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A Timeline for the
Upper Blue Mountains
compiled by Jim Smith, 2002
introduction    spring    summer    autumn    winter   
(March, April, May)
March is one of the wetter months. Equinox is 22 March. There are still cloudless days in April.
Greater Gliders born in April.
Bush Rats, Rattus fuscipes, born (March-May), numbers peak in May, many juveniles present.
Reptiles and Frogs:
Whistling Tree Frogs begin to call (March to September).
Crayfish moult at Easter (related to the lunar cycle?)
Eels migrate to sea.
Blue Jewel Butterfly, Hypocrysops delica delica (March/April) - ants attend caterpillars on wattle.
Solender Brown Butterfly, Heteronympha solandri solandri (March/April)
Banks Brown Butterfly (Heteronympha banksii banksii) (March/April)
"Easter Moth" (Chalepteryx felderi) (family Anthelidae) - large brown moths bump on window panes at night.
"Ghost Moth" (Aenetus eximius) (May), Swift Moth family - pink and green.
March: Highest bird species diversity.
Silvereye migration to north.
Tree Martins, Satin Flycatchers leave for Queensland, New Guinea.
Rose Robins, Thrushes, Brown Gerygones go to open forest areas (and lawns, ovals, etc).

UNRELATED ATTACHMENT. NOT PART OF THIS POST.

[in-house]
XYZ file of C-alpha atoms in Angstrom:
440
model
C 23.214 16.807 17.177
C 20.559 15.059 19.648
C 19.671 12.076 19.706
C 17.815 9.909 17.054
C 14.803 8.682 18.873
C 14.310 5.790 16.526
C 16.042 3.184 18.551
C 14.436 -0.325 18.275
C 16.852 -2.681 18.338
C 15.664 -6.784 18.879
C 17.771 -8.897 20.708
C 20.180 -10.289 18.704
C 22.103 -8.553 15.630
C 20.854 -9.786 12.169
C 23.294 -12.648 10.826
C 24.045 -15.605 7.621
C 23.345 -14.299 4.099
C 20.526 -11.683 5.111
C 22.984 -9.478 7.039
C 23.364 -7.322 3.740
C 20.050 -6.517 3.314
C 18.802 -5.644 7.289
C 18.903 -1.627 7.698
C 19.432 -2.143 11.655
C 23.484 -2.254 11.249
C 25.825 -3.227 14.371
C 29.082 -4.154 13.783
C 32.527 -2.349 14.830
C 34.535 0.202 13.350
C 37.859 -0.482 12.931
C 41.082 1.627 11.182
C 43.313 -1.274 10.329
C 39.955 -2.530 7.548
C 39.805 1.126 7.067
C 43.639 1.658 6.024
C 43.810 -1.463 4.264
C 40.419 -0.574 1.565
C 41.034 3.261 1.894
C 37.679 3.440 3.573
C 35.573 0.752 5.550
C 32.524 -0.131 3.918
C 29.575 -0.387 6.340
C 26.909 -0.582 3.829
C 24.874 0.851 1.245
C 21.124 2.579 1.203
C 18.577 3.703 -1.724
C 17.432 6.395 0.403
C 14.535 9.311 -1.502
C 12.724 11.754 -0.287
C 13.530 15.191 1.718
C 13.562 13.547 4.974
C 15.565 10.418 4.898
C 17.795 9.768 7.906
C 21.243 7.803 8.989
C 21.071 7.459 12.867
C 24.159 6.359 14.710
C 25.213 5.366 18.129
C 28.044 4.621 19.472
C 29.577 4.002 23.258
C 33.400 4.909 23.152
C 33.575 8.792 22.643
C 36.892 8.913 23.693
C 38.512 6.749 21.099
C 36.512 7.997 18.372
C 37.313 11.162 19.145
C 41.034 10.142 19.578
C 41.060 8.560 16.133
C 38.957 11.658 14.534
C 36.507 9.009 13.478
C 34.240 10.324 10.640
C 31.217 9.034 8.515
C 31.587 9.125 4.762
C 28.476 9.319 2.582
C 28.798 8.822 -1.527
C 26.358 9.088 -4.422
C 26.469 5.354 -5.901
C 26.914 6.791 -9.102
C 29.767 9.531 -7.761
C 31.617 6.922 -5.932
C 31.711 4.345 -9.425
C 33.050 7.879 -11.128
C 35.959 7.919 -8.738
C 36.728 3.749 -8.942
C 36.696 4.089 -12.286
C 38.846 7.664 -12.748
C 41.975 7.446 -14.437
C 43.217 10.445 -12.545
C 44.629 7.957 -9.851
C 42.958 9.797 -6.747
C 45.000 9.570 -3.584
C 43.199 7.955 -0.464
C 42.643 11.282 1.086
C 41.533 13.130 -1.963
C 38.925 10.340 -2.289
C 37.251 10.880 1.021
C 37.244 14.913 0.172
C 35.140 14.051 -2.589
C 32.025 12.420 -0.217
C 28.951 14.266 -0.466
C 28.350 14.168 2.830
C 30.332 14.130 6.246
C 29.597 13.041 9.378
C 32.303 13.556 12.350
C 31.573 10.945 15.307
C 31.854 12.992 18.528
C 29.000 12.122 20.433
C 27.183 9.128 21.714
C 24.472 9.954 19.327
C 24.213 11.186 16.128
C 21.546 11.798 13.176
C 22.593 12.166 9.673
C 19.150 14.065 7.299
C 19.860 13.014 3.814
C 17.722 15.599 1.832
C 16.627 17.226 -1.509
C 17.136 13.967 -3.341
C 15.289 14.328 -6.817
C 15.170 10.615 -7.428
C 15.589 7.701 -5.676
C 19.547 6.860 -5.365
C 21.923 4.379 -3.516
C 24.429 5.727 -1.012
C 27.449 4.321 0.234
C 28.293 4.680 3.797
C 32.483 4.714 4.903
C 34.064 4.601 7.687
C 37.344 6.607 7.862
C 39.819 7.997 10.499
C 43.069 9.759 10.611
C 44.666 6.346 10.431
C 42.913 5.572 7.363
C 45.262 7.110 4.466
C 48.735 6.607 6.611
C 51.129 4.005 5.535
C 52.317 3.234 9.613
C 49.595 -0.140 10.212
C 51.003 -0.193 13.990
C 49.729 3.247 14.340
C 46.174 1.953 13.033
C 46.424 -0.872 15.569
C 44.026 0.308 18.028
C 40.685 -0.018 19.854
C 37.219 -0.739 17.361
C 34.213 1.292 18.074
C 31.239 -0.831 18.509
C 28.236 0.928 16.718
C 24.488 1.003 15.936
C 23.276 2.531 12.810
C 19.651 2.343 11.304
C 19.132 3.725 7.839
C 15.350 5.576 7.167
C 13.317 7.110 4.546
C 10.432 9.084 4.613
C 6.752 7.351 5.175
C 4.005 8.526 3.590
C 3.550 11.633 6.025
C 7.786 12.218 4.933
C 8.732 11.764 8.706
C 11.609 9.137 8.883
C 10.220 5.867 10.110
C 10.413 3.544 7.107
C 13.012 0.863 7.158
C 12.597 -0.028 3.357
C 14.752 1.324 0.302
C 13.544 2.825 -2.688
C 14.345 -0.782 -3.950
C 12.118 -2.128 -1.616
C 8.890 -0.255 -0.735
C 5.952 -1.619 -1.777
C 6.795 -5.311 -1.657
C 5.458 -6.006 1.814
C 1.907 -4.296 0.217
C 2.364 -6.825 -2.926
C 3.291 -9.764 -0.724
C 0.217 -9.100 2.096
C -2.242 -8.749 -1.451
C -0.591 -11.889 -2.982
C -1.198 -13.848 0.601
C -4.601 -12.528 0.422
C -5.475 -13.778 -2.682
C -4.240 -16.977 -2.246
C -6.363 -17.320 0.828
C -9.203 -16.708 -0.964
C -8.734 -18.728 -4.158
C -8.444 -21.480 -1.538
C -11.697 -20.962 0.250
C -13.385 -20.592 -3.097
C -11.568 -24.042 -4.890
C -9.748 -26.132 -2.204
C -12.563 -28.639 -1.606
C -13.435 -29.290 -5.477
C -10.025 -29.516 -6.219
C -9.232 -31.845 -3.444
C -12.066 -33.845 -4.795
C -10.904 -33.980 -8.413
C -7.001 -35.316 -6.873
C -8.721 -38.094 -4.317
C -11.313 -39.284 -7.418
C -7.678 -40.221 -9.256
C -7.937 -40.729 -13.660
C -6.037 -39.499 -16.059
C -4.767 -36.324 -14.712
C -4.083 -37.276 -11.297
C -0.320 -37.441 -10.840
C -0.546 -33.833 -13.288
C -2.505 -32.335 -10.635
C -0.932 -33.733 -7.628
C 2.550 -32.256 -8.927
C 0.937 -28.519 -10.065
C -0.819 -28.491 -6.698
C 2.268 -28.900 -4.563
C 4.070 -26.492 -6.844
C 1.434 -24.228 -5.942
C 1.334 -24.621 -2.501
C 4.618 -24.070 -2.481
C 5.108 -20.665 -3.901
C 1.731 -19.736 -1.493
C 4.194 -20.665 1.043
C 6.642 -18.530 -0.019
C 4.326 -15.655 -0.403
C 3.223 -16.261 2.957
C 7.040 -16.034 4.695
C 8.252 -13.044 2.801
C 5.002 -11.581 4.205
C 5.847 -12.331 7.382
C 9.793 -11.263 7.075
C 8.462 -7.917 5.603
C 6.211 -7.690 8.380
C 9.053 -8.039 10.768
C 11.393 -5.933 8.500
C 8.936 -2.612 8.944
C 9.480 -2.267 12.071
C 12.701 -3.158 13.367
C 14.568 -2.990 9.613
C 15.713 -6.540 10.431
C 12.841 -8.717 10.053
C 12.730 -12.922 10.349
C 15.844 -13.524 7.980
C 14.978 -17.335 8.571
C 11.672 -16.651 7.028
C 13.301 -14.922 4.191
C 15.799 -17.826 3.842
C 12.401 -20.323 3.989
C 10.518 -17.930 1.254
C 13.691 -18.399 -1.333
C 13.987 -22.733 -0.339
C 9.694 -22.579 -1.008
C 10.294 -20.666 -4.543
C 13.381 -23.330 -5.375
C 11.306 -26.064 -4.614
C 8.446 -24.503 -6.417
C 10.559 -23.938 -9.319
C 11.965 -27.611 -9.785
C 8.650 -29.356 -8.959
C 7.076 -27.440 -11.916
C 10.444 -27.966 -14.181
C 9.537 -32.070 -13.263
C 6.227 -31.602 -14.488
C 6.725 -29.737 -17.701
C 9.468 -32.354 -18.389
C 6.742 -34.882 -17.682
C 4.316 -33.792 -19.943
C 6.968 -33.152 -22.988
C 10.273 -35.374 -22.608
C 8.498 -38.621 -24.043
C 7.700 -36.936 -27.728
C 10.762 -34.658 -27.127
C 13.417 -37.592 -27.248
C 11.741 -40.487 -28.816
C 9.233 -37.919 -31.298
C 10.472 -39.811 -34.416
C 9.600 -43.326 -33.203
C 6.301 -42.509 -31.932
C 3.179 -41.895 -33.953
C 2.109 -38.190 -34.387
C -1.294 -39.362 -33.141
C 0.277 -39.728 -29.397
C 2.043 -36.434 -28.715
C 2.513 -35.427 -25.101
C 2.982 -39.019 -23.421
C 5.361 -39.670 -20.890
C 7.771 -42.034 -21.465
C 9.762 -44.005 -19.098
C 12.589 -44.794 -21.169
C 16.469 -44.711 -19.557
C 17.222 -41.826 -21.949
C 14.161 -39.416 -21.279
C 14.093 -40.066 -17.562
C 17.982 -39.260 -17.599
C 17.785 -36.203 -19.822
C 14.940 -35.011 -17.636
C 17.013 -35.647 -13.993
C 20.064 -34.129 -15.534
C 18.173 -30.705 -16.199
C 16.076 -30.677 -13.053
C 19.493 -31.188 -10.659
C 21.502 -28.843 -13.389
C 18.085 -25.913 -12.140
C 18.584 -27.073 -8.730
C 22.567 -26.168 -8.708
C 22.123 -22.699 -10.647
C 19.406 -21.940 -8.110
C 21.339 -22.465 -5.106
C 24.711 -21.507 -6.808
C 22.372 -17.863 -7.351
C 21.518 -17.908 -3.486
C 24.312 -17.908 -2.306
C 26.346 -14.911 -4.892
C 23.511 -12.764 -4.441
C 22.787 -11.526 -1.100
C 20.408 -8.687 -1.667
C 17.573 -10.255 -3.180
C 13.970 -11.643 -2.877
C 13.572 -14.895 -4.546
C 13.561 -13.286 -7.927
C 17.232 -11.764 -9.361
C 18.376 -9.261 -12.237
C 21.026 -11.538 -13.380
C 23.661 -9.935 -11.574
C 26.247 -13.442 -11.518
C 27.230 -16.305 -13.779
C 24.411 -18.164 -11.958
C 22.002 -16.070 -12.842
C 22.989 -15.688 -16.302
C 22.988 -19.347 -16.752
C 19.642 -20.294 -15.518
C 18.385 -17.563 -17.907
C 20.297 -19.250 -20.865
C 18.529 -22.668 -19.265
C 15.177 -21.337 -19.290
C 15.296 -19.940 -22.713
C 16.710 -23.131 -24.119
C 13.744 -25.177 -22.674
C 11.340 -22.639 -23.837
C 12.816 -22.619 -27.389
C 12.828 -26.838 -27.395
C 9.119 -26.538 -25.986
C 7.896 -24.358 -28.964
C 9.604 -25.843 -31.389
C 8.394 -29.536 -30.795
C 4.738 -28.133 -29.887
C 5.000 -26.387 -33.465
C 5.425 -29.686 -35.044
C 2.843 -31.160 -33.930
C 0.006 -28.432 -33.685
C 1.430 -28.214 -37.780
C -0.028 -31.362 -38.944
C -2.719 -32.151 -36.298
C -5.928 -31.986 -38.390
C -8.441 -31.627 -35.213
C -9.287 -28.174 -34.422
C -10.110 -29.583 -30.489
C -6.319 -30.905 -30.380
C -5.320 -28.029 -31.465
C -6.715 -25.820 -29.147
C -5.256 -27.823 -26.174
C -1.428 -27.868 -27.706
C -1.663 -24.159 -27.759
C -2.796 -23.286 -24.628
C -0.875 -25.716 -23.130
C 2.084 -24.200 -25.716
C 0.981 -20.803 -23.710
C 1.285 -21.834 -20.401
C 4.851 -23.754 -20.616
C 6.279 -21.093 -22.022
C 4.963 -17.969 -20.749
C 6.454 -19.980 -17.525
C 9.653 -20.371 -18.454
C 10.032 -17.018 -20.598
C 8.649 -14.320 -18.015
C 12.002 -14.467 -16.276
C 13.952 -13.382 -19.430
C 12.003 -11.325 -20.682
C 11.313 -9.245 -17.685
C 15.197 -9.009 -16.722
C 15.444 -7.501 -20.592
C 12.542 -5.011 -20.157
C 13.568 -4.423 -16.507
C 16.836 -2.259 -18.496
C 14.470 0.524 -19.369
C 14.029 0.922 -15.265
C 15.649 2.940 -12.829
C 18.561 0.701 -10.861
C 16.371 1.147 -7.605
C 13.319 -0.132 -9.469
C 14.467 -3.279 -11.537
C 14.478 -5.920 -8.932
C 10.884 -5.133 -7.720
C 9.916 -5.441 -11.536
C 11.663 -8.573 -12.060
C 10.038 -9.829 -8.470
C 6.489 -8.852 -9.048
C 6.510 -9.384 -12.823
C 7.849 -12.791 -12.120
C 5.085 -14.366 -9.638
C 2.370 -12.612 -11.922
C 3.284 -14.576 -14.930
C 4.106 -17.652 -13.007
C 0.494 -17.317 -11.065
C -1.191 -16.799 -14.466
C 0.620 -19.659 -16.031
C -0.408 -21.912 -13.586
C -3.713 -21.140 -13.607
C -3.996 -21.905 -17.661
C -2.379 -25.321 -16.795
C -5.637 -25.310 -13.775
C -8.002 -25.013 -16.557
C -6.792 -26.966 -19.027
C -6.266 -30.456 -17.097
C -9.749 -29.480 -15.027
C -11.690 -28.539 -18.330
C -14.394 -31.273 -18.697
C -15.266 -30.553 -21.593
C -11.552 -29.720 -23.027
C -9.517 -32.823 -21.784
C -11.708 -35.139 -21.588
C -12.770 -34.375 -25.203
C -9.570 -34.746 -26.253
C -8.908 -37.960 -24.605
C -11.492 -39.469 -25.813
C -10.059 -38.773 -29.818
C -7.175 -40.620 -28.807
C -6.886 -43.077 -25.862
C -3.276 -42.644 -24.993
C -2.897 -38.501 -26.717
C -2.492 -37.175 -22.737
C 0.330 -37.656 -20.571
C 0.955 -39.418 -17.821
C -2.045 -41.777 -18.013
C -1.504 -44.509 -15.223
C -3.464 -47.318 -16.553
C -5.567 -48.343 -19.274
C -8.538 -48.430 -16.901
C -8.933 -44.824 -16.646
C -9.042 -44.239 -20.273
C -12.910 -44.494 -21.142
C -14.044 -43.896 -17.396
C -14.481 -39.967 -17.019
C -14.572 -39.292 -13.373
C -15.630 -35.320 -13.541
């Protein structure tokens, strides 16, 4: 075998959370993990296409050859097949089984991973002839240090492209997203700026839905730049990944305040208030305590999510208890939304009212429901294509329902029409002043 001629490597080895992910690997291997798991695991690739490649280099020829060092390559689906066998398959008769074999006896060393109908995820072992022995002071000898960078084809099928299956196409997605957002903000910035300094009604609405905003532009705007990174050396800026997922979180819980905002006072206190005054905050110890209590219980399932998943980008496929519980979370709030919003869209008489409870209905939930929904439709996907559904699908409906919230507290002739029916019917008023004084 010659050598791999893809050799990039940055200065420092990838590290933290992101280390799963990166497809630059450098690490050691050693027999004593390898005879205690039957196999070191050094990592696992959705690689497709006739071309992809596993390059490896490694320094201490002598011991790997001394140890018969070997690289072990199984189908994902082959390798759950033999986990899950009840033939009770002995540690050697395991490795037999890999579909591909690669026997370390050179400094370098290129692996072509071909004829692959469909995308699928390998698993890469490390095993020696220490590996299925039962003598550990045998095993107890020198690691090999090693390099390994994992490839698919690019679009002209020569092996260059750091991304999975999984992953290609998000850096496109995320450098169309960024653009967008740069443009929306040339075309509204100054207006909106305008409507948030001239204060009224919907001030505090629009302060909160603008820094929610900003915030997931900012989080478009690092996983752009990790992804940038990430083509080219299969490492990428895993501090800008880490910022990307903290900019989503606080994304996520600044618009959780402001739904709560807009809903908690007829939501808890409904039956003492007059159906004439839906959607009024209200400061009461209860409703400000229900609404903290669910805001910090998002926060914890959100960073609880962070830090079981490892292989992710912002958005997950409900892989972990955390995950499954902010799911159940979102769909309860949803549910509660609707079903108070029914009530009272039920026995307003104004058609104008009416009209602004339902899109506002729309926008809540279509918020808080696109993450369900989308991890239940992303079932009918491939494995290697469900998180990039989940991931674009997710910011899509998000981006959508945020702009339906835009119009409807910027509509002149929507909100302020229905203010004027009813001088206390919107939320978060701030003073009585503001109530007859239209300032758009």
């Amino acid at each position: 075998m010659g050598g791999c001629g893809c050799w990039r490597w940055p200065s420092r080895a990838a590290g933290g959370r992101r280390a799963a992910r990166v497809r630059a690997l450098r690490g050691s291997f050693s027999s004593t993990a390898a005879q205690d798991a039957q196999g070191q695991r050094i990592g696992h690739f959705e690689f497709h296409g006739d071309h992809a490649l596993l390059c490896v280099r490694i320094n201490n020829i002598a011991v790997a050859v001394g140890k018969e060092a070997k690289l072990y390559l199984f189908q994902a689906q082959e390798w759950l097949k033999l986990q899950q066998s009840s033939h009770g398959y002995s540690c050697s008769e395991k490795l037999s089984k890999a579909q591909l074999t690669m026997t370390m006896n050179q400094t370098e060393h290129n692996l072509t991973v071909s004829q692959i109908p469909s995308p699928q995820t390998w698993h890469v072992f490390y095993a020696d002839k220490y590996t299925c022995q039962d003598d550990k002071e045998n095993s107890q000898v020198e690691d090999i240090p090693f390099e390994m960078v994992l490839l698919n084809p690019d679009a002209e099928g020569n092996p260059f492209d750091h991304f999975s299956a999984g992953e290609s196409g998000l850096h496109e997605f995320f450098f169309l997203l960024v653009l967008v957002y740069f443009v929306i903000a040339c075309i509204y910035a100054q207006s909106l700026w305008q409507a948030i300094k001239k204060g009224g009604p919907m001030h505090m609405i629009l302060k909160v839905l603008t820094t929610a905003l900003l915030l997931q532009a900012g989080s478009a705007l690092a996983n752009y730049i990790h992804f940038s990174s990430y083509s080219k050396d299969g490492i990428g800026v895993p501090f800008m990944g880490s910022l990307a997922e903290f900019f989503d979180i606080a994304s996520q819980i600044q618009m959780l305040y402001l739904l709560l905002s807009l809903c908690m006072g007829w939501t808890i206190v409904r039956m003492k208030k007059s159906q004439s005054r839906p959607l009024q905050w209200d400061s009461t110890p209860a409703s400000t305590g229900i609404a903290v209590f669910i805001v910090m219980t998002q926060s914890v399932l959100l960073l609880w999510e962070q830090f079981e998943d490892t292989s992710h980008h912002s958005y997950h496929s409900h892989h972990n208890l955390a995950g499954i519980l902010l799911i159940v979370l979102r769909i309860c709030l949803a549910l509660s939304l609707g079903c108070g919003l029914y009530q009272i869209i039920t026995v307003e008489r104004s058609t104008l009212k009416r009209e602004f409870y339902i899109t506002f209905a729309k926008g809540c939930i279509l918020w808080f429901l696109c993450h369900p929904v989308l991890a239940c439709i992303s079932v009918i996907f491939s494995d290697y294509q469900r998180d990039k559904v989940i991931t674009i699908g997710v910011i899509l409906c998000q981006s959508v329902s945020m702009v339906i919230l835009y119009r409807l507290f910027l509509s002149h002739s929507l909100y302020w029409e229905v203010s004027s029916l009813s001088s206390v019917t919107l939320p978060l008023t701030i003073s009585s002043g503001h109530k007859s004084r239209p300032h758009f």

Red-browed Finches flock.
Fledgling birds sometimes get cold and wet.
Gang Gangs feed on Scribbly Gum and Peppermint Gum seeds.
Currawongs flock.
April: Yellow-faced Honeyeater and White-naped Honeyeater migration to north.
Spotted Pardalote migration through mountains to north.
First Lyrebirds call.
Crimson Rosellas often come down with virus, get sick, stagger, bump into trees, etc.
May: Honeyeater migration continues.
Currawongs and Bowerbirds flock to towns (fruit eaters).
Tasmanian Silvereyes pass through mountains on migration to north.
March/April/May: Red Bloodwoods flowering; Flying Foxes attracted.
March: Parson's Bands Orchids (Eriochilus cucullatus) in flower, native bee pollinates it.
Banksia spinulosa flowers.
Acacia suaveolens flowers.
Fungi abundant after rain.

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© 2024  Blue Mountains Conservation Society Inc.
We acknowledge the traditional custodians of this land
– the Darug and Gundungurra people –
and pay respect to their Elders past, present and emerging.
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